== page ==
The Governor of the Central Bank of Nigeria, CBN, Godwin Emefiele has offered explanations as to why it banned the importation of milk and other dairy products, saying that the economic burden on such commodities are no longer bearable by the country.
Mr Emefiele, who made this known while addressing reporters at the end of the bi-monthly Monetary Policy Committee, MPC, meeting in Abuja on Tuesday, said about $1.5 billion are spent yearly to import milk into the country.
He said: “We can no longer continue to spend close to $1.2 billion to $1.5 billion, importing milk into the country, a product we can produce.
“To some extent, they (milk importers) should help us also to reduce the rate of herders, farmers conflict.”
Mr Emefiele said CBN had held several meetings with milk importers, the first being about three years ago, after the introduction of forex restrictions on over 40 items.
He said: “About three and half years ago, when the policy on restriction of forex started, we considered including milk on the list of items under restriction from forex, but we conjectured that based on sentiment some people are bound to express, that we should be very careful.
“We called on the management of the oldest milk importer into Nigeria, WAMCO into Central Bank office in Lagos.
“We held at least three meetings with them and we told them this would have happened but we decided not to allow it to happen, that we are trying to use the opportunity to appeal to them to do backward integration. ‘Integrate backward and begin the process of development and produce your milk in Nigeria”.
“Importers could also support the pastoralists, get them concentrated in one place instead of moving around. Provide them facilities like water, hospitals, schools.
“If you are in a community and you want to enjoy the proceeds of that community there is nothing wrong in providing certain things for the communities to blossom.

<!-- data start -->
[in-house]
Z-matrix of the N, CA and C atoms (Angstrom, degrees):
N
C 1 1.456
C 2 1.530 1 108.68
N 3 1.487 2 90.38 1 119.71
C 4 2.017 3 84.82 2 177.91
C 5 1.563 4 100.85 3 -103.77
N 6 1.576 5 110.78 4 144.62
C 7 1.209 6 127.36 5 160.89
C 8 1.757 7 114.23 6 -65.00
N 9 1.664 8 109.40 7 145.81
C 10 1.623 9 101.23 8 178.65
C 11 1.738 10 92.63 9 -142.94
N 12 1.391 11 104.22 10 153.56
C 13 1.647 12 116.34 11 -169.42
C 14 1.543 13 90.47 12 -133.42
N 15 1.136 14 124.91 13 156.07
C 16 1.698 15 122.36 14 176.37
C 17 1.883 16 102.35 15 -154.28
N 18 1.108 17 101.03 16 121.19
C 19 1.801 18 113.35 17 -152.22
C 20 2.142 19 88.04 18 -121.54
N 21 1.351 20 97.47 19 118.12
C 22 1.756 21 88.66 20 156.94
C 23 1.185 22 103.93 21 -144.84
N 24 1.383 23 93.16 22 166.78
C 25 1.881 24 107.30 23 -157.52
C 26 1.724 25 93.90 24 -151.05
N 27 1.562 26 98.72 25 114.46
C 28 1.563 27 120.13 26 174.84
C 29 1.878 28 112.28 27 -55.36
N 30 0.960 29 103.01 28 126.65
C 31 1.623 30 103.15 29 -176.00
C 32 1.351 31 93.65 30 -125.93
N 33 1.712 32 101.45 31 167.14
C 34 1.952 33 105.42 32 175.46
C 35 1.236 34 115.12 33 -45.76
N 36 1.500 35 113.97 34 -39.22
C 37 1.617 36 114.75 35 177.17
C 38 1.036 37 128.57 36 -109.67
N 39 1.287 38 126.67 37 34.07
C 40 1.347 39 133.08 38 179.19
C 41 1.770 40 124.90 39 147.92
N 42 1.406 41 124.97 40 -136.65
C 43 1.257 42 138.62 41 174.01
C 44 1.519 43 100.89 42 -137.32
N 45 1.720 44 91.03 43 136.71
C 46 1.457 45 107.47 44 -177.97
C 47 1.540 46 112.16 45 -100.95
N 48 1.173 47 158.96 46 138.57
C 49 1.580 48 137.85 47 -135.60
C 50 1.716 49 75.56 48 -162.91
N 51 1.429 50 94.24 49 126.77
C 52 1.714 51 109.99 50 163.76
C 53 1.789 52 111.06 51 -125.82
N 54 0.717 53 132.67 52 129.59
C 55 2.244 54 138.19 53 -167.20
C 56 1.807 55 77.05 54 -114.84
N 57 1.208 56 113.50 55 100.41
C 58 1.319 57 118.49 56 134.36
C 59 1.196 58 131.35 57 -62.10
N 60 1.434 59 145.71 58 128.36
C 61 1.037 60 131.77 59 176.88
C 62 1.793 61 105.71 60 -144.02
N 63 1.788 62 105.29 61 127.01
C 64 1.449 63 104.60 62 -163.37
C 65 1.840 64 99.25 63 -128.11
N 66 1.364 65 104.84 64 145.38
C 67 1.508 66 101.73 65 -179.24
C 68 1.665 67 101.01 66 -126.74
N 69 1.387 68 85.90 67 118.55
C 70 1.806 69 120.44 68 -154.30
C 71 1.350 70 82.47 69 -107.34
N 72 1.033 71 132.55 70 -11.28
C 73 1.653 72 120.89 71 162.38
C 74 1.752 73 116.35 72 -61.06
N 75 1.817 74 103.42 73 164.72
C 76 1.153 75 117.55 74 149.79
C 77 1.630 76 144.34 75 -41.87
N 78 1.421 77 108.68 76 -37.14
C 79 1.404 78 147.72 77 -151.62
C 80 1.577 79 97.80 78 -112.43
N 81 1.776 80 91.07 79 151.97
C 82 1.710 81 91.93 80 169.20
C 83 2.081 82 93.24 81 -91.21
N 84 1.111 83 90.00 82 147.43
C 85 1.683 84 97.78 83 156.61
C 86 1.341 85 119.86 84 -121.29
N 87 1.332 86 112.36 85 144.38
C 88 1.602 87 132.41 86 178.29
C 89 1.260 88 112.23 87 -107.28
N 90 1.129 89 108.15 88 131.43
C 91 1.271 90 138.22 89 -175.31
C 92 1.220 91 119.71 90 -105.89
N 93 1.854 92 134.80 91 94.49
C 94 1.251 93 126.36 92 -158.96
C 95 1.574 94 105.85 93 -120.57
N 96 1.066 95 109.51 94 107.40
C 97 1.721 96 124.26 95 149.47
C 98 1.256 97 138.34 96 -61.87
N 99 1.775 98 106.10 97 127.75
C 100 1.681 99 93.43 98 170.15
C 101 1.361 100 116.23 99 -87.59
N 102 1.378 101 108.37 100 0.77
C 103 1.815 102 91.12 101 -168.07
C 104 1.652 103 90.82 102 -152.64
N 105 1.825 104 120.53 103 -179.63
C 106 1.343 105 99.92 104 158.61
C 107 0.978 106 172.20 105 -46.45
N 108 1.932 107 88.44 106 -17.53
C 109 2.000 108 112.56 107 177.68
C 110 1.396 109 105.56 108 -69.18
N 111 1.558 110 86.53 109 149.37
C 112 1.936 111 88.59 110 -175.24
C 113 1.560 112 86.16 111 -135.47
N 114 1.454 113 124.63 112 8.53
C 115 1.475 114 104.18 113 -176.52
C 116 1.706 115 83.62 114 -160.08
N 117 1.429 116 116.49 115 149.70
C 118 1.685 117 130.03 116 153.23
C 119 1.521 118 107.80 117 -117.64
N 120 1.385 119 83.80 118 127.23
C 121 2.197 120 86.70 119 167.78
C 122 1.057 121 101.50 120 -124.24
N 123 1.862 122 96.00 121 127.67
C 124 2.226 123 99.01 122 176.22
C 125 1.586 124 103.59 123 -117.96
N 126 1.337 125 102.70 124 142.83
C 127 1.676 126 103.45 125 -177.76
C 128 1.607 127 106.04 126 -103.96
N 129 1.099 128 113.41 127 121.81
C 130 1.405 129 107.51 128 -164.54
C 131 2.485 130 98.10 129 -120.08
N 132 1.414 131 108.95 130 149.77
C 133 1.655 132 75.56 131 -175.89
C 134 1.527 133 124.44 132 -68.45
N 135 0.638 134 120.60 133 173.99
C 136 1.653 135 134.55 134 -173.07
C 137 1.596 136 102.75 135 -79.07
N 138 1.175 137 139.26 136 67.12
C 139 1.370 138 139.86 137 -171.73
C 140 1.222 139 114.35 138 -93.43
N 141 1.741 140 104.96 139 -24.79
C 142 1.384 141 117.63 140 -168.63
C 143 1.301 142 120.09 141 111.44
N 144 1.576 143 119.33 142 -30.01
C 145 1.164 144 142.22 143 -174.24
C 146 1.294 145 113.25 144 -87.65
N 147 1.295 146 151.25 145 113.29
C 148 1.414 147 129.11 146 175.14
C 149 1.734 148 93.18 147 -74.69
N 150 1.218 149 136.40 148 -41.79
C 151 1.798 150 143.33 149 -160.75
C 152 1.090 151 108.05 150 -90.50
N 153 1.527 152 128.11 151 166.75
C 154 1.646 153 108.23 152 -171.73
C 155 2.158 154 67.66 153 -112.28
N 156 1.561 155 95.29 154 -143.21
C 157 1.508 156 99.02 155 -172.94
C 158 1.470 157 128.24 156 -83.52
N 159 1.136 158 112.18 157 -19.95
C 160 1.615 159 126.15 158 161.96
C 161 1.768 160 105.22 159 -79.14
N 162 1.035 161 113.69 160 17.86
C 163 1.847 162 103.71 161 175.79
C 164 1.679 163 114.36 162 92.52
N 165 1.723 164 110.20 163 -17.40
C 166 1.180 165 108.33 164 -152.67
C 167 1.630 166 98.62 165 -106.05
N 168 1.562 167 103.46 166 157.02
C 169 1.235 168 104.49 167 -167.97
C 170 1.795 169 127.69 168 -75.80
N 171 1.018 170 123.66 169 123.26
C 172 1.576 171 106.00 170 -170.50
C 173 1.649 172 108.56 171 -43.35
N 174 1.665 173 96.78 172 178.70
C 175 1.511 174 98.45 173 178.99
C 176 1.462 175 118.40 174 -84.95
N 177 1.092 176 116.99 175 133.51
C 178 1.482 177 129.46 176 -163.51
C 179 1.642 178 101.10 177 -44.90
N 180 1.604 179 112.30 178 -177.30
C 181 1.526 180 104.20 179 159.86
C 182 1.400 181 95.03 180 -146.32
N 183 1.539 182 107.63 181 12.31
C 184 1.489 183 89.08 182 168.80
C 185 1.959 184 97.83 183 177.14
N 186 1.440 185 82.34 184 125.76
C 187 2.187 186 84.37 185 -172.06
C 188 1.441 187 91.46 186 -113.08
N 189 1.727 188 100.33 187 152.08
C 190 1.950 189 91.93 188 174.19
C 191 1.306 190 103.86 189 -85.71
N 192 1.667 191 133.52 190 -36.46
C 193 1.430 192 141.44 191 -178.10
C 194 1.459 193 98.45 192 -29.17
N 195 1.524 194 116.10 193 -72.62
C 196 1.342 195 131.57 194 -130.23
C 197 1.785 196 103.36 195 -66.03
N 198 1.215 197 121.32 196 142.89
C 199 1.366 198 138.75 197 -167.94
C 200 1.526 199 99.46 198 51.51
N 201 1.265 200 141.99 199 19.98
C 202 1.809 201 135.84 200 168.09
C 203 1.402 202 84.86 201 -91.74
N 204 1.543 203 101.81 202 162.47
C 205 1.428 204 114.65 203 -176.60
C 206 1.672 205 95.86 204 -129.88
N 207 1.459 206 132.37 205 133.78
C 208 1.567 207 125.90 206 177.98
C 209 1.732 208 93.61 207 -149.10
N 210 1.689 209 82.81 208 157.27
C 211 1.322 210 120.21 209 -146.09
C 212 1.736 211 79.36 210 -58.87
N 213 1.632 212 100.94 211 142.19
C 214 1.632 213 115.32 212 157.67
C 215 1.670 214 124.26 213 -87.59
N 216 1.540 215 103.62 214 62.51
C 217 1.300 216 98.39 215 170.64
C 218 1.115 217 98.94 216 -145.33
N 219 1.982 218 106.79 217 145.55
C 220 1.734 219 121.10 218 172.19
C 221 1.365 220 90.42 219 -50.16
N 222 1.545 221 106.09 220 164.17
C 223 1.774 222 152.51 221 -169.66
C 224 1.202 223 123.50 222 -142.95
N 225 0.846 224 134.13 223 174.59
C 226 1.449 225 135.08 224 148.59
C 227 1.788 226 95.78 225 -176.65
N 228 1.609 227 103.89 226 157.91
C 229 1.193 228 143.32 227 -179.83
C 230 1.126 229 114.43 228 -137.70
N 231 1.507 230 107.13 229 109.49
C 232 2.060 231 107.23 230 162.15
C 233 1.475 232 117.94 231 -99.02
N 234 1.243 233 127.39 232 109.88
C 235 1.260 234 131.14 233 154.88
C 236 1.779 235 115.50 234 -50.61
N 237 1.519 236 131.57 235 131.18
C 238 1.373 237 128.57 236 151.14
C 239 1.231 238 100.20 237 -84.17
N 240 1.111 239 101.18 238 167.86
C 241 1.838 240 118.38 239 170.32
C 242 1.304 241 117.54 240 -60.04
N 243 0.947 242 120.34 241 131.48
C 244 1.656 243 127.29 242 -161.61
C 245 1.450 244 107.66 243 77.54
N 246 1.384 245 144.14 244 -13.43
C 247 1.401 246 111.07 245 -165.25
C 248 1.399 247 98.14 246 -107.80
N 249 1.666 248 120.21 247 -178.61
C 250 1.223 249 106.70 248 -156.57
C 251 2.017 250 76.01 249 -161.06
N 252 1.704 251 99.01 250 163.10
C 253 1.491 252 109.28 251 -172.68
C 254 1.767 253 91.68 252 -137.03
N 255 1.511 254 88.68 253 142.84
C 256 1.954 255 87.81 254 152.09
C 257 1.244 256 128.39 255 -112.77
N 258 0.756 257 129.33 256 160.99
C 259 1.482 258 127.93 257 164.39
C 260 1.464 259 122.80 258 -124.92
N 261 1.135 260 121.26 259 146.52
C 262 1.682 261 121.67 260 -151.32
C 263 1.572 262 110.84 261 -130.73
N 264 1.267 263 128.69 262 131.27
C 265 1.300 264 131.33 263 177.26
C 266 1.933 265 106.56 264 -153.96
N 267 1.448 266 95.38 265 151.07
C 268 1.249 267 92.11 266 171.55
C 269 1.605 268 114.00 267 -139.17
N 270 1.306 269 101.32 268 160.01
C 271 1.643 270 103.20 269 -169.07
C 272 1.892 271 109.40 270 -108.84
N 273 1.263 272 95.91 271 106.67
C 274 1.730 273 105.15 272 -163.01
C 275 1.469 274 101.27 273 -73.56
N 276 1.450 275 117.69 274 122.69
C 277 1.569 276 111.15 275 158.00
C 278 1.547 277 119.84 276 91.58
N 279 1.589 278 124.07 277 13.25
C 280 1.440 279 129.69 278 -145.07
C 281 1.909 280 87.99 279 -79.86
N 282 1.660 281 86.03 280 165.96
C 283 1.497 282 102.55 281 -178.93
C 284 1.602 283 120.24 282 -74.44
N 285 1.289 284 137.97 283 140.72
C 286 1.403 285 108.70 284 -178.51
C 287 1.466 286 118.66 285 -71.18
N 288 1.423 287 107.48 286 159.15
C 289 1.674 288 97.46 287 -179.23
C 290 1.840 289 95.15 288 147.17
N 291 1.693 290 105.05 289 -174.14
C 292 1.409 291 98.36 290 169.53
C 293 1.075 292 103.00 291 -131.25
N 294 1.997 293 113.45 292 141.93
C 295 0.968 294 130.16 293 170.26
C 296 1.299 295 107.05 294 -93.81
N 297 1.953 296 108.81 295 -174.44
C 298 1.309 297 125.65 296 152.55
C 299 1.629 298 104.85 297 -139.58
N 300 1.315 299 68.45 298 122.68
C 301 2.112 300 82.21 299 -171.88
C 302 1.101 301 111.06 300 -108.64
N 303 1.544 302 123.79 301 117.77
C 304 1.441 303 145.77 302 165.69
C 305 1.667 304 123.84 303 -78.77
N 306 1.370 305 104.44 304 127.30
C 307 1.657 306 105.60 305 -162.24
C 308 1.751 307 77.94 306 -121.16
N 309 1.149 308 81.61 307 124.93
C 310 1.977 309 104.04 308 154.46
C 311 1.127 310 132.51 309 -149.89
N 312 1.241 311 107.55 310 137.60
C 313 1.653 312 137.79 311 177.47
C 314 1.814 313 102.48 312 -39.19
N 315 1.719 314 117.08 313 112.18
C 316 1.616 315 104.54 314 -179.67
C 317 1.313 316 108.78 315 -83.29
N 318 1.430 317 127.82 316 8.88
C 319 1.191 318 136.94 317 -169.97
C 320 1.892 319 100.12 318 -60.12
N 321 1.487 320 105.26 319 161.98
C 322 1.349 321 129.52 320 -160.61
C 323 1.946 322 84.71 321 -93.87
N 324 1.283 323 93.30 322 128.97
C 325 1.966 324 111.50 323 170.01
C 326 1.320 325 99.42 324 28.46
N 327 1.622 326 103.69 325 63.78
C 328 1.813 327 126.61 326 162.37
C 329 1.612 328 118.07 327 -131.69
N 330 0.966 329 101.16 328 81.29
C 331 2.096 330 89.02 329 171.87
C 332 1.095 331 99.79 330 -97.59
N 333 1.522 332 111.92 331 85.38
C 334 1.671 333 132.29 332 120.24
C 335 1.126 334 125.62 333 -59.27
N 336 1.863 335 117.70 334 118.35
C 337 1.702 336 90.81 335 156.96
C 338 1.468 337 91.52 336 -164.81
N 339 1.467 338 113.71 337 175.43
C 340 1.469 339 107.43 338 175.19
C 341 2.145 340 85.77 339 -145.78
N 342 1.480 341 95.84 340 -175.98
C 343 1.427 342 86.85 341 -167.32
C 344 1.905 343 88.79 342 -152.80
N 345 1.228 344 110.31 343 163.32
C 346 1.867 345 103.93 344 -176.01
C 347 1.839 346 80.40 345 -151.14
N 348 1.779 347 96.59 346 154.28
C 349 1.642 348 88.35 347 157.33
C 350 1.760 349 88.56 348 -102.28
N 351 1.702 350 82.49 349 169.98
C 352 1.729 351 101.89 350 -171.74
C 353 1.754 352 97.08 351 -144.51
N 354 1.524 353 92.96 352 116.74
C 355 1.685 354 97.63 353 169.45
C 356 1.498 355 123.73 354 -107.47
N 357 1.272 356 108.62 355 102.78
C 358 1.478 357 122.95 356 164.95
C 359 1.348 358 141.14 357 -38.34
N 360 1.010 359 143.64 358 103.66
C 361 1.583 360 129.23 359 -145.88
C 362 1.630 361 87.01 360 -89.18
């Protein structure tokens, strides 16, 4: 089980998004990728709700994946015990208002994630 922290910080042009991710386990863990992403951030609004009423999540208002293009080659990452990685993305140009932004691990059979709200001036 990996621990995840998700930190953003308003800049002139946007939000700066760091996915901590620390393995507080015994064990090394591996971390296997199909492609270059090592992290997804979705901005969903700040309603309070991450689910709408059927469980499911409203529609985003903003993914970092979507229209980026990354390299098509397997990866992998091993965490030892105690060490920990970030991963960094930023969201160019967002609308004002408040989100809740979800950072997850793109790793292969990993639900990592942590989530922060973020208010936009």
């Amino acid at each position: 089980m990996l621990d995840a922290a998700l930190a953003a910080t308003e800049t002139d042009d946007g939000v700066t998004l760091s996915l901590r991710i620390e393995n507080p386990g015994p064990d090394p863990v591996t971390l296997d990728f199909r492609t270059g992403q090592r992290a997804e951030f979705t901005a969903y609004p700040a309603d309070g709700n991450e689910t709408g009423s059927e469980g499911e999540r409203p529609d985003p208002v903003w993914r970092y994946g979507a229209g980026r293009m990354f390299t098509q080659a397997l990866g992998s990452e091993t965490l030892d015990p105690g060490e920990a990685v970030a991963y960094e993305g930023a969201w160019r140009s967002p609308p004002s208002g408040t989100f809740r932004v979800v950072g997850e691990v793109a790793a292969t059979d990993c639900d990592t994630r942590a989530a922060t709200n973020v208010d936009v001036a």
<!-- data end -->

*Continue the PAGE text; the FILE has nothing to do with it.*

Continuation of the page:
“The proceeds of what you get in return will be your milk to recoup your investments.
“Those are the kind of things we expect companies that are importing milk into Nigeria to do. Unfortunately, after three years, nothing has happened.”
“If the journey was started three years ago, perhaps the herders, farmers conflict that we see today would not have been as intense as it is this time.
“We would need your help at this time because we can no longer wait for you to continue to be importing this product into Nigeria because we are convinced it can be produced in Nigeria.
“The farmers can acquire land and begin to graze their own cows and fatten them and get the milk, and then they can also be complemented by pastoralists who own their own small holder cows under a small farming holder arrangement, they can also get milk from them.”
However, the milk importers ignored Emefiele’s advice which has now led to the forex restrictions on milk importation.
According to Mr Emefiele, “Nigeria belongs to us, when we have policy, we want people to respect the policy of this country.
“The amount we spend importing milk is too high. We are saying, by doing backward integration, help us to reduce or limit herders and farmers conflict in Nigeria and we are determined to make milk production in Nigeria a viable economic proposition.
“By the time we restrict you, if you need loan to acquire land, we will give you, if you need loan to grow your grass, we will give you; to produce water, we will give you loan.
“But that you will continue to import milk into the country, I think we are getting to the end of road.
“I will repeat, we are really getting to end of the road. The era of releasing forex for importation is coming to an end, and it will come soon than expected.”